Denison takes first step in replacing Lake Texoma pump station

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DENISON, TX -- The city of Denison is one step closer to a possible new pumping station at Lake Texoma, but they want to assure area residents they will not be pumping any more water than normal out of the already low lake. Monday, council members gave the green light to hire a company that will take the initial steps to replace the pump station that is more than a half century old.

When water begins to run dry at Lake Randell, Denison's primary water source, the city replenishes the lake with water from Lake Texoma. A pump station, built in 1953, takes water from Lake Texoma and dumps it in a creek that carries it to Lake Randell.

"We don't pump Texoma water every year. We don't pump it every month of those years even. If we get average rainfall and Randell is sufficient without Texoma then we don't have to pump that year," Dean Rylant, Water Plant Superintendent said.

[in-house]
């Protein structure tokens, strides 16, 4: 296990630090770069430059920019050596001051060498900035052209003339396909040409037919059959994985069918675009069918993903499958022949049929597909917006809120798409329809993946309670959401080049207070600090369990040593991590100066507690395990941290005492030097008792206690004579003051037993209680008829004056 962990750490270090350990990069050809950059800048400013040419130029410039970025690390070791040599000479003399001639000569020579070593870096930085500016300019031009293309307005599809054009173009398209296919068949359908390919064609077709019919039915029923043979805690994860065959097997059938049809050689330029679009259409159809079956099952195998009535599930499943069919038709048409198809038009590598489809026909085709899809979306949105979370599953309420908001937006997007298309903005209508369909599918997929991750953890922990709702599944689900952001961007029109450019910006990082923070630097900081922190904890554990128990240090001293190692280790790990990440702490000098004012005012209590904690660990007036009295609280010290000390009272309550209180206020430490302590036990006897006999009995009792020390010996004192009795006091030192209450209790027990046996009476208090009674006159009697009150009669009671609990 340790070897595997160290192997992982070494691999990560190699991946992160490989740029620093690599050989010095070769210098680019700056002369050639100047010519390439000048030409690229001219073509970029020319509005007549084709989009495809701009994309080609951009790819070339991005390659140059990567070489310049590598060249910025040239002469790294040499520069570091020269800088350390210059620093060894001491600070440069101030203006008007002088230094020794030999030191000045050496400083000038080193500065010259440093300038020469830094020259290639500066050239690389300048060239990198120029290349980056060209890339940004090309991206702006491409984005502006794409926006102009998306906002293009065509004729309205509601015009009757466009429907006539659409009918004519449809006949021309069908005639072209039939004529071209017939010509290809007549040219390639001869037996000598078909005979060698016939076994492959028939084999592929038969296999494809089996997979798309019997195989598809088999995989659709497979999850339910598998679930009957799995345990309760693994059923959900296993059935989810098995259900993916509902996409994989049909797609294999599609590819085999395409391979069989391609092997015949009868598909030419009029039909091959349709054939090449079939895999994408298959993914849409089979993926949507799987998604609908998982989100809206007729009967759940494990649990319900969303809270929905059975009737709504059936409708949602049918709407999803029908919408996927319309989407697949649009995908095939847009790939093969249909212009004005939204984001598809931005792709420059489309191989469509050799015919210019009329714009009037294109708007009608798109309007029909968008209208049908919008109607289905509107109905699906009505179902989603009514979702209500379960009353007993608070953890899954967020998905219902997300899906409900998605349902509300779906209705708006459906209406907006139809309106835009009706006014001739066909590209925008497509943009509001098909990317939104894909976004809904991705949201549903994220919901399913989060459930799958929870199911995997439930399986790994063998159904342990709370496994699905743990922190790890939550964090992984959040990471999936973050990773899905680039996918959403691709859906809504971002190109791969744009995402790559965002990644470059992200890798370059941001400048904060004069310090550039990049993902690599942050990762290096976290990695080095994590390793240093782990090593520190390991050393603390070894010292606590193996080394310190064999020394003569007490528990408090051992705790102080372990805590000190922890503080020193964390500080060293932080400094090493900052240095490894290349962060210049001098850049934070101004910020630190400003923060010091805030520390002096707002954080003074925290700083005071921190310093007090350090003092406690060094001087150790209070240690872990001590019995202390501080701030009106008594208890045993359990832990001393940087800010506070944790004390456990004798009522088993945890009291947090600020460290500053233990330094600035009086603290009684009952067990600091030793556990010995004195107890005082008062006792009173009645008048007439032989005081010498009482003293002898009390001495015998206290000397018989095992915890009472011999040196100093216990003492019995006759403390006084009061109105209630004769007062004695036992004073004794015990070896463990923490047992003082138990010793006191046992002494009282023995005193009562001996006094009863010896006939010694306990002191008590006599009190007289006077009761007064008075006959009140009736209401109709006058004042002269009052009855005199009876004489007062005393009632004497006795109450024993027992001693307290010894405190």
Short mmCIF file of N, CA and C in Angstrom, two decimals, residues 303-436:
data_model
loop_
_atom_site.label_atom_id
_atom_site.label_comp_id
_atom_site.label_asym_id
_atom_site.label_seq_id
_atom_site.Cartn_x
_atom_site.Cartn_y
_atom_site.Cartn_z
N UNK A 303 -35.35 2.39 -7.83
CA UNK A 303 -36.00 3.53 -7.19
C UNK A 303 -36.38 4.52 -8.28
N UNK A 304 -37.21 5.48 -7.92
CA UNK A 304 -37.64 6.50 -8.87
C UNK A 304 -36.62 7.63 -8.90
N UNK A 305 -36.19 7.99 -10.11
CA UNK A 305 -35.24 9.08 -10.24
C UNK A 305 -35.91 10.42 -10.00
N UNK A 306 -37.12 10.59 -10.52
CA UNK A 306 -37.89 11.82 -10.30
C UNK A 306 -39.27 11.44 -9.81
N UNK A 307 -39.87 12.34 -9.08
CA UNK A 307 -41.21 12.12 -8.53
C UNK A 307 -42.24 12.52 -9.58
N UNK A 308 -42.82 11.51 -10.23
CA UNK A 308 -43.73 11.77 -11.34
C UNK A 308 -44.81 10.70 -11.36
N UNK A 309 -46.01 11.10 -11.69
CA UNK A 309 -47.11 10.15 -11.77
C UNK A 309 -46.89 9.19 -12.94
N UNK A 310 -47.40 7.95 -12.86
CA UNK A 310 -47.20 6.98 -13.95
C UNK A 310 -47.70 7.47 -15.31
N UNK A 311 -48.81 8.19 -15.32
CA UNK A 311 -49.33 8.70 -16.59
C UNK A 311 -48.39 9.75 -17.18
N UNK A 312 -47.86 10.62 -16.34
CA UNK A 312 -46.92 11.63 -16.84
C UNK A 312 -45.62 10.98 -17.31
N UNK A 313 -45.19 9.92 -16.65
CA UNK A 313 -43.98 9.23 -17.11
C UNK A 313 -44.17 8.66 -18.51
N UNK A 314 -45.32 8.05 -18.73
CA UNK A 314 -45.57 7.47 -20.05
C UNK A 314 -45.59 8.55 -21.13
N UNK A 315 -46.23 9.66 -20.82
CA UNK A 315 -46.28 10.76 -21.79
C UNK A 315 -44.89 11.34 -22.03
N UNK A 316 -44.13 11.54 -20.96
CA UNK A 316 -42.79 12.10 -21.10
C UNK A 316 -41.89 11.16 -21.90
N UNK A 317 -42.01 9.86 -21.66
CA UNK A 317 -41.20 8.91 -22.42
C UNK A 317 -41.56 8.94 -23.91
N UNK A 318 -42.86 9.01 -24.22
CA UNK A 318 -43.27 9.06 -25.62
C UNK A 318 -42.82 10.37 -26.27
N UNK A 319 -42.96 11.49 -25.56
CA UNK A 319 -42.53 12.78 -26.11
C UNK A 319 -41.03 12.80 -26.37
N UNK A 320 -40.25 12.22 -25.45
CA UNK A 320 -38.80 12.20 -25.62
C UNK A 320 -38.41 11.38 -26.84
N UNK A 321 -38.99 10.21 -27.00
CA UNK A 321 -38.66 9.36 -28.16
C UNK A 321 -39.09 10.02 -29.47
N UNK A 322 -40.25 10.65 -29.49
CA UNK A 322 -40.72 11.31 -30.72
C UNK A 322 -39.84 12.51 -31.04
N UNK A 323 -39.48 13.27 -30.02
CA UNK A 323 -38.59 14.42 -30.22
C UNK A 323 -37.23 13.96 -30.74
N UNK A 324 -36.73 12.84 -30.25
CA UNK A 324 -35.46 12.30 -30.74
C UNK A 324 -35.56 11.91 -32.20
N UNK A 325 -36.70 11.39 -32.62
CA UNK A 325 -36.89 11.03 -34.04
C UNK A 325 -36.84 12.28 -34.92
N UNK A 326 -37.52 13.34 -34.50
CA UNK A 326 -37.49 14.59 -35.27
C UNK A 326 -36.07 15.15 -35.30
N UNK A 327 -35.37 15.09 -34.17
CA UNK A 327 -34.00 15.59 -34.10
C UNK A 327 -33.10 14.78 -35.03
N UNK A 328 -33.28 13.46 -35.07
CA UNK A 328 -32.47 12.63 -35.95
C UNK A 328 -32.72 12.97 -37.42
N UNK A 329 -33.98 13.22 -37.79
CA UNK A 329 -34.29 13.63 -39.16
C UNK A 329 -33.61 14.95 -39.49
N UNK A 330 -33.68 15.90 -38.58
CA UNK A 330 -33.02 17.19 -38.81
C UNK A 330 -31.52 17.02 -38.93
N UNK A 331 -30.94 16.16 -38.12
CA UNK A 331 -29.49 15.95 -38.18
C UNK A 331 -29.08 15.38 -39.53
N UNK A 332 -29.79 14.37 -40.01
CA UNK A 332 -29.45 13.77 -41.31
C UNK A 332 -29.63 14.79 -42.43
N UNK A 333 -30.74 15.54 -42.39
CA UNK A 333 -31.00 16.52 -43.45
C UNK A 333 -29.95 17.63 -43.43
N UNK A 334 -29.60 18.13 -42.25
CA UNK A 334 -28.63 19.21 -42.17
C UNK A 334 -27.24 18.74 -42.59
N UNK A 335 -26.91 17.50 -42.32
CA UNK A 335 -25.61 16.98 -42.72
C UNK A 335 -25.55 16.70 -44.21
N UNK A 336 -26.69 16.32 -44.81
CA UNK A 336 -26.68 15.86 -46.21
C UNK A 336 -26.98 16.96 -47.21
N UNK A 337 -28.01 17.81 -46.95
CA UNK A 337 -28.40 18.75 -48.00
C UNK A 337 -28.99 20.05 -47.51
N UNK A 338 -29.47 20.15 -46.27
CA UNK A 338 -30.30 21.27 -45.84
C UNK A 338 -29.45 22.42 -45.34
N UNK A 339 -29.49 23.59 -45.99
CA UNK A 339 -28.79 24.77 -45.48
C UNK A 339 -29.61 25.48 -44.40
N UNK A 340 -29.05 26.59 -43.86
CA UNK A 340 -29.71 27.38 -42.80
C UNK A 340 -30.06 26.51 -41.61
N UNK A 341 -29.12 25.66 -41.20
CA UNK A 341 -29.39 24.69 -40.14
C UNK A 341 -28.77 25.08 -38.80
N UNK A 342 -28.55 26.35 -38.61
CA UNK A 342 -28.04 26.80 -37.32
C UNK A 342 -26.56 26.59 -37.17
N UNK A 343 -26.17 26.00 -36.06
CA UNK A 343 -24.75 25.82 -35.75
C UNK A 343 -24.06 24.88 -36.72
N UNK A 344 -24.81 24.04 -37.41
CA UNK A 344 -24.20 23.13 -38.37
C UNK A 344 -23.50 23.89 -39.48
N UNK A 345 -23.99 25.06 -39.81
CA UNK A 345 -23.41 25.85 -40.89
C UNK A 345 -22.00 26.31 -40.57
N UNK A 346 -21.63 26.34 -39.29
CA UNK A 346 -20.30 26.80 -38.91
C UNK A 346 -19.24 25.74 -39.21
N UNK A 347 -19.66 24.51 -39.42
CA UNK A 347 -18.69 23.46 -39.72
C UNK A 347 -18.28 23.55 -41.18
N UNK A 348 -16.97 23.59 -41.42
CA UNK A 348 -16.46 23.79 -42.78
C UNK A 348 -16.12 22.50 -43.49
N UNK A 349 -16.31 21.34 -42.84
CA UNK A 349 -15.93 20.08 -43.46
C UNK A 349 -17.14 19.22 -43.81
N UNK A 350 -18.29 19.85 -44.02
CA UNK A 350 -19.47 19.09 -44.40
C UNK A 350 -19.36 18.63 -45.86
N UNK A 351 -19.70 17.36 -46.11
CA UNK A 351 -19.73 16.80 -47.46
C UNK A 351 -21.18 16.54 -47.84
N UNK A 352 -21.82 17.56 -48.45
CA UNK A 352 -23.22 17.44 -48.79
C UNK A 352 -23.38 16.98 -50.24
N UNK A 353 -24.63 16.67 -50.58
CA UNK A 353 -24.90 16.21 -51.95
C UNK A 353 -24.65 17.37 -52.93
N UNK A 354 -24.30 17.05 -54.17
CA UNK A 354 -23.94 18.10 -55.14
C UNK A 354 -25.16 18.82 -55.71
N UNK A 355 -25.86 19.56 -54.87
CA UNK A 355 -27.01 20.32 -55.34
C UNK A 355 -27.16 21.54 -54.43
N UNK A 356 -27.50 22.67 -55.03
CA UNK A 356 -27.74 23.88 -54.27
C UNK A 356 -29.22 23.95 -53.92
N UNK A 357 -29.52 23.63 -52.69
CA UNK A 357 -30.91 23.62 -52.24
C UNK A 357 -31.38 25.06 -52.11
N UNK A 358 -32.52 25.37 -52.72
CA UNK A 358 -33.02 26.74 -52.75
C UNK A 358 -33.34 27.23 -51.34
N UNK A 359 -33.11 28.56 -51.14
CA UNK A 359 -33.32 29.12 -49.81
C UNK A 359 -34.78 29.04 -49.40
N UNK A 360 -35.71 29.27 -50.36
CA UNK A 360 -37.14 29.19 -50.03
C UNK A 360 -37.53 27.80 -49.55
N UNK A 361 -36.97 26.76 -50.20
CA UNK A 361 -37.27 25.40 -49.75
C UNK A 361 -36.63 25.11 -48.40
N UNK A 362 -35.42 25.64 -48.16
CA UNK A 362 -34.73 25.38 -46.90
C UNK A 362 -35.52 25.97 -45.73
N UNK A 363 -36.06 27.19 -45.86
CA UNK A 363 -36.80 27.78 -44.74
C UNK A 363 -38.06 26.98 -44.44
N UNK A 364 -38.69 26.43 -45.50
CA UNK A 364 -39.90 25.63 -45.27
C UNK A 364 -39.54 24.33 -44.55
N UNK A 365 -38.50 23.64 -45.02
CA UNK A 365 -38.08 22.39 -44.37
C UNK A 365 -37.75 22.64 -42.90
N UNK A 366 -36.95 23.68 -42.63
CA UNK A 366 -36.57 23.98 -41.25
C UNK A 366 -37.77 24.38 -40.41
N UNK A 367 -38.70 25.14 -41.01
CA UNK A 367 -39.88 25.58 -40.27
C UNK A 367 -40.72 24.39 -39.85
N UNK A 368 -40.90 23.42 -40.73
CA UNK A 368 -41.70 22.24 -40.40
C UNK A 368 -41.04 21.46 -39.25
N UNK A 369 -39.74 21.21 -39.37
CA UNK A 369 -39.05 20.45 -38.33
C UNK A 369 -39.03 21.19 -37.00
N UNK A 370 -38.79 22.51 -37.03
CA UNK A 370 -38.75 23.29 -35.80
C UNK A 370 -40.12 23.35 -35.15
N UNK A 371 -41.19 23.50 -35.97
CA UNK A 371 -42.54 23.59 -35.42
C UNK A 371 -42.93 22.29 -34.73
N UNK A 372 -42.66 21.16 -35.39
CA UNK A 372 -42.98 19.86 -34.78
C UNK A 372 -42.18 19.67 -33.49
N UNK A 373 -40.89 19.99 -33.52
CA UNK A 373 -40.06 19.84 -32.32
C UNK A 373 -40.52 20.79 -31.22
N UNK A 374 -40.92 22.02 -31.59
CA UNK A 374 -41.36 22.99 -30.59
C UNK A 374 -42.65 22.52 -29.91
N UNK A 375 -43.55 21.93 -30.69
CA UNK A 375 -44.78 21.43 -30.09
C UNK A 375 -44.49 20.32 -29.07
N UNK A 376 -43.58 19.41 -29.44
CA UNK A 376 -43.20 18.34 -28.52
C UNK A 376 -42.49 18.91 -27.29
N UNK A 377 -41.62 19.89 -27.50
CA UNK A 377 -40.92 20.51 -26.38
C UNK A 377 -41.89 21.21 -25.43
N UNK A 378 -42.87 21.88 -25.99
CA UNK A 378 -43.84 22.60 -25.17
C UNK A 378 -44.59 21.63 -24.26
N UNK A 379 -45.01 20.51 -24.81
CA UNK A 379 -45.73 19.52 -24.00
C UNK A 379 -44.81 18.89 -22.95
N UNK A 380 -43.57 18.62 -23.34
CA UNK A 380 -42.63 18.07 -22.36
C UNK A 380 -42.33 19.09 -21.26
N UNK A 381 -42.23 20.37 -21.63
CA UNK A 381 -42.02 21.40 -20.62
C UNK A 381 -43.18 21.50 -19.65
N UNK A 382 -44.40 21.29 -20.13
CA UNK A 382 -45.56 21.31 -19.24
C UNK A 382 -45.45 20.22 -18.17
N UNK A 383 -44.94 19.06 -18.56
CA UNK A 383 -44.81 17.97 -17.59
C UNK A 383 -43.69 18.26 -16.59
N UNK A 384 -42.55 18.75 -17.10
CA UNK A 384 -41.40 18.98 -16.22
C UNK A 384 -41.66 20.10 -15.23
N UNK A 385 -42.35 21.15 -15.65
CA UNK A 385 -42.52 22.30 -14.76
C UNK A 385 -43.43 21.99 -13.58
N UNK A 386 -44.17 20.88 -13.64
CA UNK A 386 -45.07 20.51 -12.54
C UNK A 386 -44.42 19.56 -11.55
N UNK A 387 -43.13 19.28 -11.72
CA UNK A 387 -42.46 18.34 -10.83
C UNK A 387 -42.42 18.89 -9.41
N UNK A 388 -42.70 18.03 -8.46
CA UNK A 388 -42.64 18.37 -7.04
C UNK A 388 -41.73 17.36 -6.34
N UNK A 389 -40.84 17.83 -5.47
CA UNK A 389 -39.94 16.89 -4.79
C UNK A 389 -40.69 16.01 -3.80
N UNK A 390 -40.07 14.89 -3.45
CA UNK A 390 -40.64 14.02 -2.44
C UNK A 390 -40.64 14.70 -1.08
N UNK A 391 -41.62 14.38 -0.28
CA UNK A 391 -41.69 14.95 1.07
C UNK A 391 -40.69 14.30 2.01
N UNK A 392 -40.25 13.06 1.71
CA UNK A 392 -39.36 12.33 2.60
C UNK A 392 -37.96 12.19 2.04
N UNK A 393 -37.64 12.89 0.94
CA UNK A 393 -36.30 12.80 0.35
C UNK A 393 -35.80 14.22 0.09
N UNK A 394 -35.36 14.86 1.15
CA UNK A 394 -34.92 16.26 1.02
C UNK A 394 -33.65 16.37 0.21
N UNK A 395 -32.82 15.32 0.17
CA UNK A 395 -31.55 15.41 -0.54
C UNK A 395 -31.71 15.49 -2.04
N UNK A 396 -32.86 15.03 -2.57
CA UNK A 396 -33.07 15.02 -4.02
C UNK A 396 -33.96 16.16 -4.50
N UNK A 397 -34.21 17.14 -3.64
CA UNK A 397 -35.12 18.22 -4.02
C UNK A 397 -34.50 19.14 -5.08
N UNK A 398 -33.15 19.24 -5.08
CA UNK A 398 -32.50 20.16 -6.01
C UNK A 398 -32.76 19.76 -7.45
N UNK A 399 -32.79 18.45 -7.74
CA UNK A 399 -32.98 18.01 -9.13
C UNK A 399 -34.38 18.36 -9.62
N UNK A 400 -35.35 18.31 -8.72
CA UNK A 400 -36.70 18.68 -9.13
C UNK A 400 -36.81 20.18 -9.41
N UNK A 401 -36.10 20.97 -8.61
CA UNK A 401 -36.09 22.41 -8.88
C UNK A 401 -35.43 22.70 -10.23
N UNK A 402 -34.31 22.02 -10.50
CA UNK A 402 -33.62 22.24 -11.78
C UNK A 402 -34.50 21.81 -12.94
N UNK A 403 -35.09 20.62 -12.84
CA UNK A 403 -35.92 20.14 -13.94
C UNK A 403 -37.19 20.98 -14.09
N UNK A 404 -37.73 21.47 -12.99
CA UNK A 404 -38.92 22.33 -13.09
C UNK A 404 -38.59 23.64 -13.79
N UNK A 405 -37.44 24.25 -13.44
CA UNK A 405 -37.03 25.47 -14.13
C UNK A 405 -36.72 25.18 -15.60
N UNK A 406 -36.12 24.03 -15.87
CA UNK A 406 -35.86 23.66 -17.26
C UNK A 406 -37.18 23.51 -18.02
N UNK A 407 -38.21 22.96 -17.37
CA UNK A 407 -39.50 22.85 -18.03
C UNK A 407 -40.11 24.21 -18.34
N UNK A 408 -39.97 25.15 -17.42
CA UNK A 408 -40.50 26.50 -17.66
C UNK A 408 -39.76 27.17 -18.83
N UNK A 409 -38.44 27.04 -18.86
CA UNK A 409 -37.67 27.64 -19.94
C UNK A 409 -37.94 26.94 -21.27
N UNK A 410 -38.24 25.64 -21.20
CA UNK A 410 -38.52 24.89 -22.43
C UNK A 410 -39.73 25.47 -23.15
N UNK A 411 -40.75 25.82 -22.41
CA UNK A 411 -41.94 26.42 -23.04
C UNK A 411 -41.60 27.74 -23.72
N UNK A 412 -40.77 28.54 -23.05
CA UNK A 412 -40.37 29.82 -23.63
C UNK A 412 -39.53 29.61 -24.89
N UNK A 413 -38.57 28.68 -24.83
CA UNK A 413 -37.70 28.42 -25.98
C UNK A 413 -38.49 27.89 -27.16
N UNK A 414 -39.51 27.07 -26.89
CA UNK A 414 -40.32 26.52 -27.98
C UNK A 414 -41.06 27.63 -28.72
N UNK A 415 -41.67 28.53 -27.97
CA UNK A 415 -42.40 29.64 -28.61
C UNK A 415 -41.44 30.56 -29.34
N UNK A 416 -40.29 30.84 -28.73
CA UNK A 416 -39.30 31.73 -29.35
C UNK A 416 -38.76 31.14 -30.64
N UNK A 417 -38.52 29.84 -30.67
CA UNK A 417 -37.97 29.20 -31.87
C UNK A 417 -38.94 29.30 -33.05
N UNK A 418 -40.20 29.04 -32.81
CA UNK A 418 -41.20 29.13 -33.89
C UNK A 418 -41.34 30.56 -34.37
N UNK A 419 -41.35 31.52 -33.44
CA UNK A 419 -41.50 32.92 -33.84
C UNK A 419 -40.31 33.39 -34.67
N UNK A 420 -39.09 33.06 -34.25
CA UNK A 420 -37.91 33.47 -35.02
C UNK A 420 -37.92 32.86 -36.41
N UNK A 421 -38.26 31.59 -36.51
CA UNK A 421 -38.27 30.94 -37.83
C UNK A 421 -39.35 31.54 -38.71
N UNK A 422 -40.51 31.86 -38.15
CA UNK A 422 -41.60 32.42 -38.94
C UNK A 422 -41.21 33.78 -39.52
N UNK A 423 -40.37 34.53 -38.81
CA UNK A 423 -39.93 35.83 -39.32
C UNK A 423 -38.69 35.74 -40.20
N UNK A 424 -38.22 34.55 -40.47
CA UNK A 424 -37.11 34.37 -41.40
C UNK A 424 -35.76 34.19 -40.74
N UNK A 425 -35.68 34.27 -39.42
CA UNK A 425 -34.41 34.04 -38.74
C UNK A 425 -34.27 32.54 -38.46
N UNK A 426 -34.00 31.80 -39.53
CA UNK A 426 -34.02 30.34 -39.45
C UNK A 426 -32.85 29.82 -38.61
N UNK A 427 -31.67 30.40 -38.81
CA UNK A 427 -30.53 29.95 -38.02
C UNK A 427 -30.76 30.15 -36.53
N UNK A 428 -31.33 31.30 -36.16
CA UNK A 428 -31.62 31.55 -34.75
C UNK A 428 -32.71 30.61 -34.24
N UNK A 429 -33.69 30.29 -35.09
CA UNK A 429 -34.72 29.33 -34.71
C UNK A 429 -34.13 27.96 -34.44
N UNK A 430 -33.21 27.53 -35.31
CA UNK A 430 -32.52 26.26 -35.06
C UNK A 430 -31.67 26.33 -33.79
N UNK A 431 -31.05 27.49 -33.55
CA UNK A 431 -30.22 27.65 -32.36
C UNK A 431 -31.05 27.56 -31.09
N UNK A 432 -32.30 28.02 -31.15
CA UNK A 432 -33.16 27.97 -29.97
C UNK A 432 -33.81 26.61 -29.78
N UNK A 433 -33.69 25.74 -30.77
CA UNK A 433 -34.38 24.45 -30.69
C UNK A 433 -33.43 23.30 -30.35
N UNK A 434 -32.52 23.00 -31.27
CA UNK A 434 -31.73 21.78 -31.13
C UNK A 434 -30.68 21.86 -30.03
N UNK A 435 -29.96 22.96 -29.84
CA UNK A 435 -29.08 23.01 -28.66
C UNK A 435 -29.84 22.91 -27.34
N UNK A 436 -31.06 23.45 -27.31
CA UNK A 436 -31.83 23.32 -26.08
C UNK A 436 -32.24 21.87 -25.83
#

Water Plant Superintendent Dean Rylant says due to the drought, Denison has had to pump from Lake Texoma for the past four years. He says with water levels at 30 year lows the station's intake box, where the water comes into the pump station, has been affected.

"If the lake was at a normal elevation then our box would be five feet deep, and right now there's two feet of it sticking out of the lake," Rylant said.

Now, the intake box can only bring in water through the sides, which forces the pump to work harder. That is why Denison Public Works Director David Howerton says the new pump would be built down deeper into Lake Texoma.

"Down to the point that the corps allows municipalities to withdraw water which is elevation 590. It's about 18 feet lower than were it is right now," Howerton

Rylant adds that the pump station also needs to be replaced to block out invasive species like Zebra Mussels.

"The materials that our screens are made out of aren't for, you know preventing Zebra Mussels," Rylant said.

With Monday night's vote the Denison City Council took the first step in replacing the pump, hiring Alan Plummer Associates to find a new location and help create a design.

"The project will take about three years to complete. We're going to have a kickoff in about three weeks and start our initial site assessment," Alan Tucker, with Alan Plummer Associates Inc., said.

Alan Plummer Associates says once it is done creating the initial plans it will send off an application to the Army Corps of Engineers who will either approve or deny the building of the pump station.